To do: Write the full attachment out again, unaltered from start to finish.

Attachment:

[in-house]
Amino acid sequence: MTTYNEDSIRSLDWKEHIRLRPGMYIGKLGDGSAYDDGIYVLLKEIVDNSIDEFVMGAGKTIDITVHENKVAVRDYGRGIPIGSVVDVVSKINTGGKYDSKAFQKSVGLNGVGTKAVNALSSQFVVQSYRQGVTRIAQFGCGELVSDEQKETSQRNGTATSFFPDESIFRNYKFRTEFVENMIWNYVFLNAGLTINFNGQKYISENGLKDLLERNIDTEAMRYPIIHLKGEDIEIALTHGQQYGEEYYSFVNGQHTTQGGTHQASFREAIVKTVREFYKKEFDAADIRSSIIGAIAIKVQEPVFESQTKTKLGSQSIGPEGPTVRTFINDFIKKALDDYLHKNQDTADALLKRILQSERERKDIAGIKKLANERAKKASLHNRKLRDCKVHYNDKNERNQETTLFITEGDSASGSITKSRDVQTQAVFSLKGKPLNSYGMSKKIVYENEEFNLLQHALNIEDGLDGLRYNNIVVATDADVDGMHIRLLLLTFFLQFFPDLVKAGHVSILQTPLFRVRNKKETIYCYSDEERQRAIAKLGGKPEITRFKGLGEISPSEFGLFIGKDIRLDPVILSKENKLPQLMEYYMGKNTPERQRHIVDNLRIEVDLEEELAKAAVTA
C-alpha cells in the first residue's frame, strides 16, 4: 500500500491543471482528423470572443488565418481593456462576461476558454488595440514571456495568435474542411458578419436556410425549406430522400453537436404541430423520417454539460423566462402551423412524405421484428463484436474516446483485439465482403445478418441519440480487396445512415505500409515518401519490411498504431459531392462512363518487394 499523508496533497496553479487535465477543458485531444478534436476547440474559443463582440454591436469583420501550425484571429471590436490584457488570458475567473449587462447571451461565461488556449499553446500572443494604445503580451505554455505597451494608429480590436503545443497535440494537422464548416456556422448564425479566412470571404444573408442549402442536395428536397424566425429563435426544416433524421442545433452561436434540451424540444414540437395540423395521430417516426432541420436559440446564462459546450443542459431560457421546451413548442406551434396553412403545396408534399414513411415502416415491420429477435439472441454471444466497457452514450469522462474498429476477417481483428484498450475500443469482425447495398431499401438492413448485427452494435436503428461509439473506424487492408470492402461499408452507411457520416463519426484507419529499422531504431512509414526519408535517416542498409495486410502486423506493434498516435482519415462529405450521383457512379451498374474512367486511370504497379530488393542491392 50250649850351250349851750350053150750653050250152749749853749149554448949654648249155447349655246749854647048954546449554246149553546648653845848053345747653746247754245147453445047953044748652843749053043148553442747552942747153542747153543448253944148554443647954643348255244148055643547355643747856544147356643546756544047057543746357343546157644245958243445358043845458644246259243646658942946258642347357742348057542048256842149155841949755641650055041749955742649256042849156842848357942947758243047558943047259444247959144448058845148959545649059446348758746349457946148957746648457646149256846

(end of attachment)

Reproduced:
[in-house]
Amino acid sequence: MTTYNEDSIRSLDWKEHIRLRPGMYIGKLGDGSAYDDGIYVLLKEIVDNSIDEFVMGAGKTIDITVHENKVAVRDYGRGIPIGSVVDVVSKINTGGKYDSKAFQKSVGLNGVGTKAVNALSSQFVVQSYRQGVTRIAQFGCGELVSDEQKETSQRNGTATSFFPDESIFRNYKFRTEFVENMIWNYVFLNAGLTINFNGQKYISENGLKDLLERNIDTEAMRYPIIHLKGEDIEIALTHGQQYGEEYYSFVNGQHTTQGGTHQASFREAIVKTVREFYKKEFDAADIRSSIIGAIAIKVQEPVFESQTKTKLGSQSIGPEGPTVRTFINDFIKKALDDYLHKNQDTADALLKRILQSERERKDIAGIKKLANERAKKASLHNRKLRDCKVHYNDKNERNQETTLFITEGDSASGSITKSRDVQTQAVFSLKGKPLNSYGMSKKIVYENEEFNLLQHALNIEDGLDGLRYNNIVVATDADVDGMHIRLLLLTFFLQFFPDLVKAGHVSILQTPLFRVRNKKETIYCYSDEERQRAIAKLGGKPEITRFKGLGEISPSEFGLFIGKDIRLDPVILSKENKLPQLMEYYMGKNTPERQRHIVDNLRIEVDLEEELAKAAVTA
C-alpha cells in the first residue's frame, strides 16, 4: 500500500491543471482528423470572443488565418481593456462576461476558454488595440514571456495568435474542411458578419436556410425549406430522400453537436404541430423520417454539460423566462402551423412524405421484428463484436474516446483485439465482403445478418441519440480487396445512415505500409515518401519490411498504431459531392462512363518487394 499523508496533497496553479487535465477543458485531444478534436476547440474559443463582440454591436469583420501550425484571429471590436490584457488570458475567473449587462447571451461565461488556449499553446500572443494604445503580451505554455505597451494608429480590436503545443497535440494537422464548416456556422448564425479566412470571404444573408442549402442536395428536397424566425429563435426544416433524421442545433452561436434540451424540444414540437395540423395521430417516426432541420436559440446564462459546450443542459431560457421546451413548442406551434396553412403545396408534399414513411415502416415491420429477435439472441454471444466497457452514450469522462474498429476477417481483428484498450475500443469482425447495398431499401438492413448485427452494435436503428461509439473506424487492408470492402461499408452507411457520416463519426484507419529499422531504431512509414526519408535517416542498409495486410502486423506493434498516435482519415462529405450521383457512379451498374474512367486511370504497379530488393542491392 50250649850351250349851750350053150750653050250152749749853749149554448949654648249155447349655246749854647048954546449554246149553546648653845848053345747653746247754245147453445047953044748652843749053043148553442747552942747153542747153543448253944148554443647954643348255244148055643547355643747856544147356643546756544047057543746357343546157644245958243445358043845458644246259243646658942946258642347357742348057542048256842149155841949755641650055041749955742649256042849156842848357942947758243047558943047259444247959144448058845148959545649059446348758746349457946148957746648457646149256846